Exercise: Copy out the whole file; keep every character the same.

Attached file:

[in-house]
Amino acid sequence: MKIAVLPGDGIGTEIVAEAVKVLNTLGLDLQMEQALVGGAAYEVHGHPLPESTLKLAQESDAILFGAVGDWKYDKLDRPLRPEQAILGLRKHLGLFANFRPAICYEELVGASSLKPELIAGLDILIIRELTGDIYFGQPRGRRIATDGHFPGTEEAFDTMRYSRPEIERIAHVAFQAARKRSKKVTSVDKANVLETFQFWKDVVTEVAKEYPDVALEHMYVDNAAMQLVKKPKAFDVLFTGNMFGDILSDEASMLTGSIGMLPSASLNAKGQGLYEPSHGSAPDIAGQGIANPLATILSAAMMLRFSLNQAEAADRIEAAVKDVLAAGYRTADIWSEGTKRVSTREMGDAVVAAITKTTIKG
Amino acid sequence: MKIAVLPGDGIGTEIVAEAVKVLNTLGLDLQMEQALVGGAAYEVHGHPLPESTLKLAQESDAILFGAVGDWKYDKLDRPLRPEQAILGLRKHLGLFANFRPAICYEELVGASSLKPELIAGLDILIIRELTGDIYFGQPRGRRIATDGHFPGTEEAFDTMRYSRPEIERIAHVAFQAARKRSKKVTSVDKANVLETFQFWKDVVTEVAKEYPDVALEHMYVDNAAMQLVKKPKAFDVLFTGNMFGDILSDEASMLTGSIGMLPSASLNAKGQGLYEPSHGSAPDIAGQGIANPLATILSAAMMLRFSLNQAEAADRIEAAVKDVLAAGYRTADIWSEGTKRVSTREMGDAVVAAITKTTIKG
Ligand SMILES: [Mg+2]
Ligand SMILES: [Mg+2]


[in-house]
Amino acid sequence: MKIAVLPGDGIGTEIVAEAVKVLNTLGLDLQMEQALVGGAAYEVHGHPLPESTLKLAQESDAILFGAVGDWKYDKLDRPLRPEQAILGLRKHLGLFANFRPAICYEELVGASSLKPELIAGLDILIIRELTGDIYFGQPRGRRIATDGHFPGTEEAFDTMRYSRPEIERIAHVAFQAARKRSKKVTSVDKANVLETFQFWKDVVTEVAKEYPDVALEHMYVDNAAMQLVKKPKAFDVLFTGNMFGDILSDEASMLTGSIGMLPSASLNAKGQGLYEPSHGSAPDIAGQGIANPLATILSAAMMLRFSLNQAEAADRIEAAVKDVLAAGYRTADIWSEGTKRVSTREMGDAVVAAITKTTIKG
Amino acid sequence: MKIAVLPGDGIGTEIVAEAVKVLNTLGLDLQMEQALVGGAAYEVHGHPLPESTLKLAQESDAILFGAVGDWKYDKLDRPLRPEQAILGLRKHLGLFANFRPAICYEELVGASSLKPELIAGLDILIIRELTGDIYFGQPRGRRIATDGHFPGTEEAFDTMRYSRPEIERIAHVAFQAARKRSKKVTSVDKANVLETFQFWKDVVTEVAKEYPDVALEHMYVDNAAMQLVKKPKAFDVLFTGNMFGDILSDEASMLTGSIGMLPSASLNAKGQGLYEPSHGSAPDIAGQGIANPLATILSAAMMLRFSLNQAEAADRIEAAVKDVLAAGYRTADIWSEGTKRVSTREMGDAVVAAITKTTIKG
Ligand SMILES: [Mg+2]
Ligand SMILES: [Mg+2]